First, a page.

We’ve covered micro-wind a number of times here, but I think this may be the coolest innovation I’ve seen in a while: inventor Shawn Frayne has come up with a device that harnesses the power of wind without any rotating parts. Instead, his company’s Windbelts capture energy using fluttering fabric.

You can best understand the process by watching this short video, but basically as moving air passes over a taut membrane, it induces a vibration, somewhat akin to a violin bow. Magnets mounted on the membrane bounce back and forth between metal coils, inducing an electric current.

Like solar cells, the technology is modular and can scale up or down to fit numerous applications. At the micro end of the scale, a palm-sized version of the device can act as the equivalent of dozens of AA batteries. Such tiny generators can be used to power remote sensors or other distributed infrastructure that would otherwise require costly wires or regular battery changes.

Scaling up, Frayne’s company has arranged Windbelts into modular arrays that can be deployed like fencing. The technology could find use in urban environments, to capture the energy from air moving past buildings or bridges. Or the systems can be deployed in the developing world, to provide electricity in places that the grid doesn’t yet reach.

Because the materials involved aren’t exotic — the belts themselves are made of mylar-coated taffeta, which is basically kite fabric — the systems can be easily serviced in the field. Best of all, they’re cheap. At a cost of about $1 per watt of capacity, Windbelts are many times cheaper than today’s solar panels.


TexasPlaya Oct 23, 2009 2:41 AM


Originally Posted by vid (Post 4505559)
But that isn't as much of a problem when it is small scale, home use wind turbines, or if they're in a parking lot or something.

They still don't work all the time and there is a reason why wind farms are located far away; there is sufficient amount of wind to generate a decent amount of power. It's a great idea to put small wind generators where economically feasible, but they are a small part of the solution to energy.

BTinSF Oct 23, 2009 3:07 PM


Friday, October 23, 2009
Costs for wind power rise as other energy drops
San Francisco Business Times - by Lindsay Riddell

Wind power developers see dark clouds on the horizon.

Wind power has historically been one of the cheapest forms of renewable power available — in many cases able to compete on cost with wholesale power from fossil fuels. But prices have crept up with the cost of steel needed for towers and turbines, the credit crunch and the decreasing number of available sites near transmission lines. Meanwhile, the price of natural gas has dropped, which may make utilities reconsider adding wind power.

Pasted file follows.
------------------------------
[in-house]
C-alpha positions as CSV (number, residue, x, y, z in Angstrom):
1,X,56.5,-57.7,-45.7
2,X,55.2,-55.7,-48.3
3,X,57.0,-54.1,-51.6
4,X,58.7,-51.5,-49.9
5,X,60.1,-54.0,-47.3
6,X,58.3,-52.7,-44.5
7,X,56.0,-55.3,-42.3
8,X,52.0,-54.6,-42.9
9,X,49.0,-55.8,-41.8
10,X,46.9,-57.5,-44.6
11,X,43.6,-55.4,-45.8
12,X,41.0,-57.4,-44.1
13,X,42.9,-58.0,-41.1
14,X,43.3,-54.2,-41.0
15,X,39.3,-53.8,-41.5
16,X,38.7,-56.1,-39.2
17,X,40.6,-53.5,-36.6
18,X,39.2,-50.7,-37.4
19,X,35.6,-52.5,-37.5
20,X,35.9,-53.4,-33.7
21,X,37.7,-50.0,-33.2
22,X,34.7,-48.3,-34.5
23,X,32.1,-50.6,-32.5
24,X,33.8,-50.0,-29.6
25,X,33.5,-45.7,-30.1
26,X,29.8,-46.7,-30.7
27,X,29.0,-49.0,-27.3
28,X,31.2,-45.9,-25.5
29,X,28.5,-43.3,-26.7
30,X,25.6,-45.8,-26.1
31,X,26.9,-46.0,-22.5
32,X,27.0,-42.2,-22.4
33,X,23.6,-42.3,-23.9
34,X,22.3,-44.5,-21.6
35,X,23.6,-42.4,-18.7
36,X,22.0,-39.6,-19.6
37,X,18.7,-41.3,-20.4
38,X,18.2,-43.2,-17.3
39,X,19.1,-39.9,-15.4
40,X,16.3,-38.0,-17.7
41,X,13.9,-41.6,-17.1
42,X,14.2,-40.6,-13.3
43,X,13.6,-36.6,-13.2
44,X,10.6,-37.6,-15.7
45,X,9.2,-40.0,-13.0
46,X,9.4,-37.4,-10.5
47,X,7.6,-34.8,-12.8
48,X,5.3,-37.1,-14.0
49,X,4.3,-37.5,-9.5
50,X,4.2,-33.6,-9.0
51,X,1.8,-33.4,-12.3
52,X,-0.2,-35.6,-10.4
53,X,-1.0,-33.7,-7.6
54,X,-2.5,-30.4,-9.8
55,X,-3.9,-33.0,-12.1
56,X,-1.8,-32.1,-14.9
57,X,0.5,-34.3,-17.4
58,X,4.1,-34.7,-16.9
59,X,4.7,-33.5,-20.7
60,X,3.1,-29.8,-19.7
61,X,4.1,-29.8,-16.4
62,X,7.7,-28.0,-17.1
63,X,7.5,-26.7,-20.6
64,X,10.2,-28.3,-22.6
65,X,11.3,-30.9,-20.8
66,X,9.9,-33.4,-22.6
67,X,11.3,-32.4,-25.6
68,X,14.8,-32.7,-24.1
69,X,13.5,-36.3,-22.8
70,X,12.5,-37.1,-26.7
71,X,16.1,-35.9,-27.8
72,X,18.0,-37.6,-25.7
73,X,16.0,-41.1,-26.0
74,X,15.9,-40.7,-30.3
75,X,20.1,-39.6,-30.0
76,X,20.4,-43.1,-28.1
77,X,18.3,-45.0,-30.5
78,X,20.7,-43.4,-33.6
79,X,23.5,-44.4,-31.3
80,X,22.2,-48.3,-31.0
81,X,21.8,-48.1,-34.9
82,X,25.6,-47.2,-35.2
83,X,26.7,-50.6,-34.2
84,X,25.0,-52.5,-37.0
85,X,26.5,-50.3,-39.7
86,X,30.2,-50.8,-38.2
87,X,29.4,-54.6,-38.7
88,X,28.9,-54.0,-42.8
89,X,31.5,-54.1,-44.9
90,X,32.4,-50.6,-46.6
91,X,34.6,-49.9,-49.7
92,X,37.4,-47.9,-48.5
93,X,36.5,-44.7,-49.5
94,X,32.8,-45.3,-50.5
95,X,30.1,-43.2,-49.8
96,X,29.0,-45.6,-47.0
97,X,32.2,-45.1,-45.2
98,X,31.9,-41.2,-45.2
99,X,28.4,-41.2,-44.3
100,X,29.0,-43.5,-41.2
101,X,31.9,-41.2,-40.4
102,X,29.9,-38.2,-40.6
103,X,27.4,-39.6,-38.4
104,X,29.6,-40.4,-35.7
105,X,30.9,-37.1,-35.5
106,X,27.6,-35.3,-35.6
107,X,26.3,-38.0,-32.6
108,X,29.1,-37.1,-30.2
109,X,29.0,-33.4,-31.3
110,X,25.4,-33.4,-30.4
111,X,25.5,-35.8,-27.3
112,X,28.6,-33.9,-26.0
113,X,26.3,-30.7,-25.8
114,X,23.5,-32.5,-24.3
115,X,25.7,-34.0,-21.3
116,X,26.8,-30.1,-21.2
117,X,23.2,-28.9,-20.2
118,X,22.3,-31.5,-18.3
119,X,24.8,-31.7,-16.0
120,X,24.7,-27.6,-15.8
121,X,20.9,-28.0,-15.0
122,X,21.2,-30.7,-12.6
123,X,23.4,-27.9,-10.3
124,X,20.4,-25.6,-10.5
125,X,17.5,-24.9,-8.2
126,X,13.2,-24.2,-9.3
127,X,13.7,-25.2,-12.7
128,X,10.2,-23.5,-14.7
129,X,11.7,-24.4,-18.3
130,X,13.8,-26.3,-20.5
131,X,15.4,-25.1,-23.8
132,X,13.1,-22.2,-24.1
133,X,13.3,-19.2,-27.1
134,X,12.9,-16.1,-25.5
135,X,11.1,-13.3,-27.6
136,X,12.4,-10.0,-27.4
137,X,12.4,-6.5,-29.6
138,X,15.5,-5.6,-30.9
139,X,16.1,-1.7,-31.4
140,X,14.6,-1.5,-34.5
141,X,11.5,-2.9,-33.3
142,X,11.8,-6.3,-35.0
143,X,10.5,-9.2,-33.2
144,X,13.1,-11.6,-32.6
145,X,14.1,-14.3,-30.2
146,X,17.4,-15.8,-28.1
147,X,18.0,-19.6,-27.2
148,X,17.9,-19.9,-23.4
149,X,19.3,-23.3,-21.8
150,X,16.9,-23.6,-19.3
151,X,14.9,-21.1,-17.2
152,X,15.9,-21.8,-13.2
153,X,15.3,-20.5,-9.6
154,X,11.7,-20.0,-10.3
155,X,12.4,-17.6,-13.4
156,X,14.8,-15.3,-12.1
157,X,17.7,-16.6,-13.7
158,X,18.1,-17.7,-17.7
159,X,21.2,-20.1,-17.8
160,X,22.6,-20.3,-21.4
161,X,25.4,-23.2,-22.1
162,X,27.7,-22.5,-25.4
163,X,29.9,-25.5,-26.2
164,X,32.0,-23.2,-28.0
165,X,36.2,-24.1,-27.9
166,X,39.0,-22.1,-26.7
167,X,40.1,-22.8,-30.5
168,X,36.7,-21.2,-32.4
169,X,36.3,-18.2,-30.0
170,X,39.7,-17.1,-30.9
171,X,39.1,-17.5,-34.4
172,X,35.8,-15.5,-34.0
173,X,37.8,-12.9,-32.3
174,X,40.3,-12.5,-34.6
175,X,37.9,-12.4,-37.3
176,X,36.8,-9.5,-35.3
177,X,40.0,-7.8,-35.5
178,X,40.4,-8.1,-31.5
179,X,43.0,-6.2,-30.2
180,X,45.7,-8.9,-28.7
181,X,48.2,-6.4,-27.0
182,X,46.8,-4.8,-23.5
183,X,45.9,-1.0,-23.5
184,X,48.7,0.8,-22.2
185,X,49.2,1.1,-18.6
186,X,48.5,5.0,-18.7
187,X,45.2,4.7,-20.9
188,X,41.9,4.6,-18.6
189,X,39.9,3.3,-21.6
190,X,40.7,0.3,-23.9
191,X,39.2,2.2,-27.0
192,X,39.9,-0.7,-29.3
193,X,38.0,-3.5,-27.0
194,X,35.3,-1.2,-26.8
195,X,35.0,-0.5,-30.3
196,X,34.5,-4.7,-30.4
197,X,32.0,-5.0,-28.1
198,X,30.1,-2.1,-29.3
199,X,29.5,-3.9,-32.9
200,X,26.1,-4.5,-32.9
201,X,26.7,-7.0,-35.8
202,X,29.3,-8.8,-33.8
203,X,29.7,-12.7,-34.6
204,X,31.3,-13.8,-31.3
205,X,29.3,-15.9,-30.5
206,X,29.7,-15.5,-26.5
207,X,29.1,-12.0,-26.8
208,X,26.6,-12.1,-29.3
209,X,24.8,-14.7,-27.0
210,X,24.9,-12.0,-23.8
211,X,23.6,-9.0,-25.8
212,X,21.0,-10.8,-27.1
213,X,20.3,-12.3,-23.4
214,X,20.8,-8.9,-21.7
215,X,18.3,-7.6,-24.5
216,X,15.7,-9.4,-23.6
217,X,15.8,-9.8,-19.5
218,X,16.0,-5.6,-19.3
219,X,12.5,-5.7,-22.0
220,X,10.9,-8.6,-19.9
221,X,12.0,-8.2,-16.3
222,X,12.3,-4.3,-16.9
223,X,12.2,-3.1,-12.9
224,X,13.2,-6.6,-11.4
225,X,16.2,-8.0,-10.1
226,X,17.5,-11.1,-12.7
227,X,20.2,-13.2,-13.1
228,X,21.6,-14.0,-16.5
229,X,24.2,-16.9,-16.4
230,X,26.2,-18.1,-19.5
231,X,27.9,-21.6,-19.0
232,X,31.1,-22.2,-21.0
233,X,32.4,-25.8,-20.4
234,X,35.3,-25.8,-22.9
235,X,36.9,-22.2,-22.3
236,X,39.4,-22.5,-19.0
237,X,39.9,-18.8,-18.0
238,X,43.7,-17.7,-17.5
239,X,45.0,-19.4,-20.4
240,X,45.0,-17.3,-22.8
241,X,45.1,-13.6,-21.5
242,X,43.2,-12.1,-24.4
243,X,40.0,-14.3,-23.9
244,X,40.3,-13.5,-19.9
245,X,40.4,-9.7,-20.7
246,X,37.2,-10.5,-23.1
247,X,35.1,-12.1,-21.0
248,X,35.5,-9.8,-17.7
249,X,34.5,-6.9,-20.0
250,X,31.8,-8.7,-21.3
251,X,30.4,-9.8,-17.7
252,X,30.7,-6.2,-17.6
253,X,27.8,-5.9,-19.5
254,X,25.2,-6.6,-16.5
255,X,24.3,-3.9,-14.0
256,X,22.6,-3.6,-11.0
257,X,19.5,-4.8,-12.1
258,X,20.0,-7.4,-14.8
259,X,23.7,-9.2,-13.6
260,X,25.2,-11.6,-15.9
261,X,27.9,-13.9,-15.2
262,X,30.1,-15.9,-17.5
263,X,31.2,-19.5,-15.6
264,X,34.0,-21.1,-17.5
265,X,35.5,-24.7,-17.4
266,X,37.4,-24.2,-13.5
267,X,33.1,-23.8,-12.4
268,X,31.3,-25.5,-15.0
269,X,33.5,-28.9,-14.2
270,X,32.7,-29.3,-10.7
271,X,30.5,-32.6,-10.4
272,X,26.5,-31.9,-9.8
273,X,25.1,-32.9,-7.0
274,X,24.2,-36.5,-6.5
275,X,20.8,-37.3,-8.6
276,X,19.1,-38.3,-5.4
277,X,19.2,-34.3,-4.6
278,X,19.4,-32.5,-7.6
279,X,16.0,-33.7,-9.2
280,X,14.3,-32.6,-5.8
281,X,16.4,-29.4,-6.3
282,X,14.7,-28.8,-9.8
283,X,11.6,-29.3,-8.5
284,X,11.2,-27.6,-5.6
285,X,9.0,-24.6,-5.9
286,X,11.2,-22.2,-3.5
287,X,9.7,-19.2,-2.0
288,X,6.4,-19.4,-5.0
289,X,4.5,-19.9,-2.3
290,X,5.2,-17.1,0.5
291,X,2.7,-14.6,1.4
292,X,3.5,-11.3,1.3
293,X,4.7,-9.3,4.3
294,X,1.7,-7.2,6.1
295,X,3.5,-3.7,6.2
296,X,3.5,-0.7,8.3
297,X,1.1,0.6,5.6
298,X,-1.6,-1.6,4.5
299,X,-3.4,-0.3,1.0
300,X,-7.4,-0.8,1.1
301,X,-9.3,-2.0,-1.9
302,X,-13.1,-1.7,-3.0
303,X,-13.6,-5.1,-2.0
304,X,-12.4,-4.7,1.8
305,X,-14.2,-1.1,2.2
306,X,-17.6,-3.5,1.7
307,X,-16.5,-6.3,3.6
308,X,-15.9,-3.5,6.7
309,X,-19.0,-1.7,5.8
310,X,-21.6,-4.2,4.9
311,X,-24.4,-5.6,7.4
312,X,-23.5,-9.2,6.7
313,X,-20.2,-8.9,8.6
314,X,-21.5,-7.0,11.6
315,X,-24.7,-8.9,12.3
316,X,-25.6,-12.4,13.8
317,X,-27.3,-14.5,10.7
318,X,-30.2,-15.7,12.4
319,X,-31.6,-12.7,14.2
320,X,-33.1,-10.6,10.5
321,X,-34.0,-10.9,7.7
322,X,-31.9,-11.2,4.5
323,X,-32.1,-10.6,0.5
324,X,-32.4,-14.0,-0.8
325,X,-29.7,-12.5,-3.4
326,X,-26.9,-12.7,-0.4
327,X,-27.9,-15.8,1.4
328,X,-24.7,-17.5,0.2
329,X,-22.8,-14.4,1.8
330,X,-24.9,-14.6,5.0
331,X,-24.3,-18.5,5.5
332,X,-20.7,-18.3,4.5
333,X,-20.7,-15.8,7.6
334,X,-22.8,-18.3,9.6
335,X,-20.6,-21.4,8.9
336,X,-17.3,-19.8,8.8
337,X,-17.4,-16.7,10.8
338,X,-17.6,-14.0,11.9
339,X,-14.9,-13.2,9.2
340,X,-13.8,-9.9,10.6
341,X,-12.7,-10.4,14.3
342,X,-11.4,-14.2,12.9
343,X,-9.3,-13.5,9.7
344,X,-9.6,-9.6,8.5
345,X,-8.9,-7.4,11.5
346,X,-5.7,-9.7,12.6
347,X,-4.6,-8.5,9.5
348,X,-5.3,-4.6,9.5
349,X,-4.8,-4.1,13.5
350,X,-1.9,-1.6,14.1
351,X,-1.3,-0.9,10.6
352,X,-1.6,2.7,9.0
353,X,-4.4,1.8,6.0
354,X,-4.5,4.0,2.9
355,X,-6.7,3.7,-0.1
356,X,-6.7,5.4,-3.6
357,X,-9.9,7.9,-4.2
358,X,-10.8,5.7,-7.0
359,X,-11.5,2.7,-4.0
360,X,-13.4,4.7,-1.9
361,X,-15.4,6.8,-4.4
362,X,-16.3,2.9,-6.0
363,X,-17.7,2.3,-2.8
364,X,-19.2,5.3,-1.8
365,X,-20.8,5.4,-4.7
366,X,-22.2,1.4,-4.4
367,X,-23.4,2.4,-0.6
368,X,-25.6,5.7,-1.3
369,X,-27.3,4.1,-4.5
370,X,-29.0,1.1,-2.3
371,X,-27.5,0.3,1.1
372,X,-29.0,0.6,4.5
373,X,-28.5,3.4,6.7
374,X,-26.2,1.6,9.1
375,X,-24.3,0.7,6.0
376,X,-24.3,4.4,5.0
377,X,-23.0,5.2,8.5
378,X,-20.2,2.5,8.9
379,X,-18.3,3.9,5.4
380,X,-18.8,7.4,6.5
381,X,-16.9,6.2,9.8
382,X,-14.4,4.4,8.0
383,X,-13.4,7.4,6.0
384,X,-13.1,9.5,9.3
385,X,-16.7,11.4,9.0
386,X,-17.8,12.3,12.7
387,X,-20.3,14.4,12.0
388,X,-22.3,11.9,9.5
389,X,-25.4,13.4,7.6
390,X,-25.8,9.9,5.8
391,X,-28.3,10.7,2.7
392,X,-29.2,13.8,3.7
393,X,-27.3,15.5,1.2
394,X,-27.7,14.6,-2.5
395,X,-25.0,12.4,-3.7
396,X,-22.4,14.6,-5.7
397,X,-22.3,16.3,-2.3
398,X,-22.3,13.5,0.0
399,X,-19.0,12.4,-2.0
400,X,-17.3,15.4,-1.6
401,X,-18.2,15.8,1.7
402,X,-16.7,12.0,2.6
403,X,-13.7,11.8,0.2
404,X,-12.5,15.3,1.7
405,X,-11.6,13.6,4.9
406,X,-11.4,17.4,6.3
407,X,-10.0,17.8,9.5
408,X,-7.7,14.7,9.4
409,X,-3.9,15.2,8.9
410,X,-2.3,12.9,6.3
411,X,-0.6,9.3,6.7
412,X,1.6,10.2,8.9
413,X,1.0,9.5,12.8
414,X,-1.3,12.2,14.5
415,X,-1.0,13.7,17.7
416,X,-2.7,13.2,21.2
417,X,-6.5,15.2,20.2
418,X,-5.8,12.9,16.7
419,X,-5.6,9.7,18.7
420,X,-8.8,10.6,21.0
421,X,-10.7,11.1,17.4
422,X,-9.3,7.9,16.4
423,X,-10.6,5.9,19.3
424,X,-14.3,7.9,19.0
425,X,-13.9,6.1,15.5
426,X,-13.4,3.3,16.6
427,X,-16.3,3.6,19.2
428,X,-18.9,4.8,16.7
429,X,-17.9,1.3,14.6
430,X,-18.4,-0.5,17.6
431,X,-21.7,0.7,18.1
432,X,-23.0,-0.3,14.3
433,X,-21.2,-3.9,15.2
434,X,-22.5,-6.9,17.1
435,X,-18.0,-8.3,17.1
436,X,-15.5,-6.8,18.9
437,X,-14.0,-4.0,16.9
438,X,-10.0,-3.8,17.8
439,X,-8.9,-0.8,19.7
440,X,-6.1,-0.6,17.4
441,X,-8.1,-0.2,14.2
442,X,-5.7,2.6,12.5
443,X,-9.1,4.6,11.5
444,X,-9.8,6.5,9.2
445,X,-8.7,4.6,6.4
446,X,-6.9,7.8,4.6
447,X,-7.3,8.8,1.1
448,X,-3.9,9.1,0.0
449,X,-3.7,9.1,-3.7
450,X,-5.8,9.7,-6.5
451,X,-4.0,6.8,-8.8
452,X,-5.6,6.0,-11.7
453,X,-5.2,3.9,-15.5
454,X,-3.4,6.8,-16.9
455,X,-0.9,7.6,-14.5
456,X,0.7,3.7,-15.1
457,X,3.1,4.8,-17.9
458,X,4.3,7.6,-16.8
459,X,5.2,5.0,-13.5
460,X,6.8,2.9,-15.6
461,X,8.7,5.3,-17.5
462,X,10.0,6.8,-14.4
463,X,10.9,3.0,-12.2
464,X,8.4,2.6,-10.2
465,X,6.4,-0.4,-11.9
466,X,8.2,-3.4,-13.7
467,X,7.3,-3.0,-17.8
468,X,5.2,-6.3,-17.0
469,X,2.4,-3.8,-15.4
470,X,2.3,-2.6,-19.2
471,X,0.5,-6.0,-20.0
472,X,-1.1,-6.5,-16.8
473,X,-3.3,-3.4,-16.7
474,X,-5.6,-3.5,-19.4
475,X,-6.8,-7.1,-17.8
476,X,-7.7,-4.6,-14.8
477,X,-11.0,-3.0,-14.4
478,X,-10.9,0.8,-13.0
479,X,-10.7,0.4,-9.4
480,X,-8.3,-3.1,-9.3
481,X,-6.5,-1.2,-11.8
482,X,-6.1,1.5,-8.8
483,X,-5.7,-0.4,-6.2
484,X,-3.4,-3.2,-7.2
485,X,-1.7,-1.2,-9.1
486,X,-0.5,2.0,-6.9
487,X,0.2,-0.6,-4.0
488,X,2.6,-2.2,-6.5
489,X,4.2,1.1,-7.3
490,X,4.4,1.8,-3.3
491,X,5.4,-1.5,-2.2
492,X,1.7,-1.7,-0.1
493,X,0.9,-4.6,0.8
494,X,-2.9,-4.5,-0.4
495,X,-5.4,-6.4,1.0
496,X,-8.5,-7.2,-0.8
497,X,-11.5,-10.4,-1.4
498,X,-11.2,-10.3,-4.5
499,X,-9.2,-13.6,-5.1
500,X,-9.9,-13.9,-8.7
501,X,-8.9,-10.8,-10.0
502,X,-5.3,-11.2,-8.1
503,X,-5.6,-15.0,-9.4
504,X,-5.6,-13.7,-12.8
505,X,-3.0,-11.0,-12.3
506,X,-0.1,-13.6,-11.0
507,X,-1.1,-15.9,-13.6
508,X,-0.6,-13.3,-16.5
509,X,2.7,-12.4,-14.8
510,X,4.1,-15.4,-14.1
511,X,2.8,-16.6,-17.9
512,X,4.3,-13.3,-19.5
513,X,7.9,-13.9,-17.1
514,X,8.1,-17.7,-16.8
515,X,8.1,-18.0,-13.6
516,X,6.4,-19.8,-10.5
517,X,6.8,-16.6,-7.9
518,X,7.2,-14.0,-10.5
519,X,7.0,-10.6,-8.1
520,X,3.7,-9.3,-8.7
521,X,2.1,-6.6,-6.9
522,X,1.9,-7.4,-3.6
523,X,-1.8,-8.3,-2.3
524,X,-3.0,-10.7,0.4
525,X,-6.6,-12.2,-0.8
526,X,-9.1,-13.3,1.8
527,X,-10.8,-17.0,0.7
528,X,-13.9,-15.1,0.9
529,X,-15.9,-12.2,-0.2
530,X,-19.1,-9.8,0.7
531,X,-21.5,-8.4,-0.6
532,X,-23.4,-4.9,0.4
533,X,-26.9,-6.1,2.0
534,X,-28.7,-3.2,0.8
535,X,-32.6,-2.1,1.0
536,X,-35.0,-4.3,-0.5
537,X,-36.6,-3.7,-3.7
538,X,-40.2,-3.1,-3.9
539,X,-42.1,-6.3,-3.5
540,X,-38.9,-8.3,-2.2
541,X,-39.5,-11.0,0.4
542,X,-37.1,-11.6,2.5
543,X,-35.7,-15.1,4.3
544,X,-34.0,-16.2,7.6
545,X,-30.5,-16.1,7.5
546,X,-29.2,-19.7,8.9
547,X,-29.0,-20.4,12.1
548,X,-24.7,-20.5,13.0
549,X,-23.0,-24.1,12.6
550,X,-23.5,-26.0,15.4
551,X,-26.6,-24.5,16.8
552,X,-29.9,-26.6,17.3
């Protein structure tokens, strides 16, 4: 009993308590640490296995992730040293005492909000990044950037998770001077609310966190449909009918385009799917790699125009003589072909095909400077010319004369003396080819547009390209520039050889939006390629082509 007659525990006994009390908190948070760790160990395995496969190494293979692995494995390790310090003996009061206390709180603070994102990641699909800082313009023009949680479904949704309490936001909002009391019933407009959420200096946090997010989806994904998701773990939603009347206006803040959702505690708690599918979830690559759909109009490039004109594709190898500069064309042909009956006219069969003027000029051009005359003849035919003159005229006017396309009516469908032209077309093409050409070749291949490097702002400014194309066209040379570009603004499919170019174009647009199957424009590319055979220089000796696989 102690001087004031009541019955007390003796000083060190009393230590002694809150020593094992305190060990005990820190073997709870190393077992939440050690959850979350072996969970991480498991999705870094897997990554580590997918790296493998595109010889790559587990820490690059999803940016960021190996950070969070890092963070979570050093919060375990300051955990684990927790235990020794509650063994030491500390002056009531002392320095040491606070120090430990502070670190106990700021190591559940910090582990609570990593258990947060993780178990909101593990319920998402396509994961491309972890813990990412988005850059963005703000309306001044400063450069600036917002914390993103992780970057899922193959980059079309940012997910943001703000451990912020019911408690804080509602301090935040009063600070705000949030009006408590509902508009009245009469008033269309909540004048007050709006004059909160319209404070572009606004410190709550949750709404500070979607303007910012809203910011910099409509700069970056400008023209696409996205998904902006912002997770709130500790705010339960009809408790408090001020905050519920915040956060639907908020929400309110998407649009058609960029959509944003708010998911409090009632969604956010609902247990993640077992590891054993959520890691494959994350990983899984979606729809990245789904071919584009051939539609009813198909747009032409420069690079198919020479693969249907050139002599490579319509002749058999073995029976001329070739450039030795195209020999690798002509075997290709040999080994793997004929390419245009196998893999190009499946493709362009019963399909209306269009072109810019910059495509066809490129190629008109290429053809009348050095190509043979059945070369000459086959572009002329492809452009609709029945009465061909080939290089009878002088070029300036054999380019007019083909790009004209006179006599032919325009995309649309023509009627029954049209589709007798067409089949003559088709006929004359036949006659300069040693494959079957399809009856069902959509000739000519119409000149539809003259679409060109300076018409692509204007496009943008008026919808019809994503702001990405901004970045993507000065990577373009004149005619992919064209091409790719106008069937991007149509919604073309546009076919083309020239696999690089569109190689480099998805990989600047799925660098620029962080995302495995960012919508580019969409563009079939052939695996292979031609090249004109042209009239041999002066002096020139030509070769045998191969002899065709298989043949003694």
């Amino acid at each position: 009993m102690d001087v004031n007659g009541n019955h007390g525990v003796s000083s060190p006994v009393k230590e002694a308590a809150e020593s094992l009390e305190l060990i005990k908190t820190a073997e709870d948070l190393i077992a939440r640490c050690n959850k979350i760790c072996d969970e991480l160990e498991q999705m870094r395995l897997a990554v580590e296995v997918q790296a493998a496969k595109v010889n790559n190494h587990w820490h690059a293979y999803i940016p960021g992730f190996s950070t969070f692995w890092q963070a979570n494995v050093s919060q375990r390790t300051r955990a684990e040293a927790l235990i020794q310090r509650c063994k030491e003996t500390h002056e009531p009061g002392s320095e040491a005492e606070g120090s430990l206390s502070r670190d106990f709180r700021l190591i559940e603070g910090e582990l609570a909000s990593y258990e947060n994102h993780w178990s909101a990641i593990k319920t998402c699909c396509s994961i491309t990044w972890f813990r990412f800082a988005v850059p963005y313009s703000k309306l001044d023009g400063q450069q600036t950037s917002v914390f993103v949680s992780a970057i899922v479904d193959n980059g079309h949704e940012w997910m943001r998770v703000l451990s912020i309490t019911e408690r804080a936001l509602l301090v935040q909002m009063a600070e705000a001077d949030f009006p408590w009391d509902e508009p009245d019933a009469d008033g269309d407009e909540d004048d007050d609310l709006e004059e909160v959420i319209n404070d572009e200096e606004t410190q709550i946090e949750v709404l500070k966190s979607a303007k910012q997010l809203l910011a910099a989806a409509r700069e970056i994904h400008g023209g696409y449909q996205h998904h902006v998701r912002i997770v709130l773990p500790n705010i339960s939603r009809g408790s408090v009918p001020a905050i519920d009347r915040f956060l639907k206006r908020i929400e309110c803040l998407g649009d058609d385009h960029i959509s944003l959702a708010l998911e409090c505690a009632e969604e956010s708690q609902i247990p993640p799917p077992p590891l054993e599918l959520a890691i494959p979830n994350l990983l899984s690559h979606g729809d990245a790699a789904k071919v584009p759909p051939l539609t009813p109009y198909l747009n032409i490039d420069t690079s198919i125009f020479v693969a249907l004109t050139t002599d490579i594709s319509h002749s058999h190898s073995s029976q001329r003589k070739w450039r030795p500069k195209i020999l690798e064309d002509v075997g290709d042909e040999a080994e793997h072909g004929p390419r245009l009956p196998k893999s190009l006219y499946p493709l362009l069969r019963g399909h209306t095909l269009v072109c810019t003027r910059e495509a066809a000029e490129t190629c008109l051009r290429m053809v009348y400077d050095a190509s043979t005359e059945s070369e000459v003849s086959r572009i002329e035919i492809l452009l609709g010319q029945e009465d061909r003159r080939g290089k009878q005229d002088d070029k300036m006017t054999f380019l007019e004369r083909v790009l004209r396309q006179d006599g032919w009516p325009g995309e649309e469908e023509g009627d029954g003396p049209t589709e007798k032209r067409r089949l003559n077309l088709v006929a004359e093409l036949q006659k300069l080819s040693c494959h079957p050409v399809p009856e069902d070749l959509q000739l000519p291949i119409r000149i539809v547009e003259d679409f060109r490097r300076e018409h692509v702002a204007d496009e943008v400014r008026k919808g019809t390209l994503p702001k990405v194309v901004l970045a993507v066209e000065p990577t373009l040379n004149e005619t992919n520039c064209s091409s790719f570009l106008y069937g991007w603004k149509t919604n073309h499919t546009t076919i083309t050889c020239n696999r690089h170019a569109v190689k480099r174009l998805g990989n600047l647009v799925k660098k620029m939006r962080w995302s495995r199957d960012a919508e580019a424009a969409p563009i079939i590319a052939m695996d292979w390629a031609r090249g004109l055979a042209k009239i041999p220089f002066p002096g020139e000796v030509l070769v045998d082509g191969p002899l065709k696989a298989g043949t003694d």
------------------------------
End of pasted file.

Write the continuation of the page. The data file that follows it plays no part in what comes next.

At a recent conference, Peter Darbee, CEO of PG&E Co., said he was paying 10 to 12 cents per kilowatt hour for wind power this year, when in years past he paid 8 to 9 cents. Wind power makes up less than 2 percent of PG&E’s power supply today. While the utility said it’s still pursuing wind opportunities, “if the price of one kind of energy goes up relative to others, other things being equal, we’re likely to shift resources somewhat,” said PG&E spokesman Jonathan Marshall.

The economy isn’t helping speed the development of new wind resources in the state.

It took Pattern Energy six months to find the financing it needed for a 101 megawatt project in a windy region in Shasta County — about three times as long as it took in years past, said CEO Mike Garland. Pattern, based in San Francisco, develops energy projects, including wind, as well as transmission lines.

The cost of wind turbines and the towers that support them has not dropped, Garland said, partly due to pent-up demand for turbines that pushed prices up. Also, steel prices rose dramatically between 2005 and 2008 due to heightened demand, much of that from China, and have not come down.

“Everybody thought because the market went soft and the economy crashed and there wasn’t much building going on, that we should see immediate price reductions,” said Garland. That, he said, hasn’t happened yet.

But what’s really hurting the industry is not the cost of power, but the falling demand for power. When the economy is humming along, demand for power rises, pushing prices up and making renewable power better able to compete on cost.

Meanwhile, Garland said, some of the best sites for wind that are near existing transmission lines have already been developed.

A new transmission line funded by Southern California Edison in the Tehachapis southeast of Bakersfield could unlock 4,000 megawatts of wind and solar generation. But the first phase won’t be ready until late next year and the rest will come online in 2013 if everything goes according to plan.

“It’s not a surprise that things are slow while waiting for transmission, and as soon as that transmission is in we’re going to see a big jump,” said Nancy Rader, executive director of the California Wind Energy Association.

An American Wind Energy Association report released Oct. 20 highlights a third quarter that saw 1,649 megawatts installed — beating the second quarter as well as the third quarter of 2008. But those statistics might not tell the whole story as they represent projects funded before the recession that only came online recently. The report says manufacturing of wind turbines lags behind 2008 levels in production and new contracts. / (415) 288-4968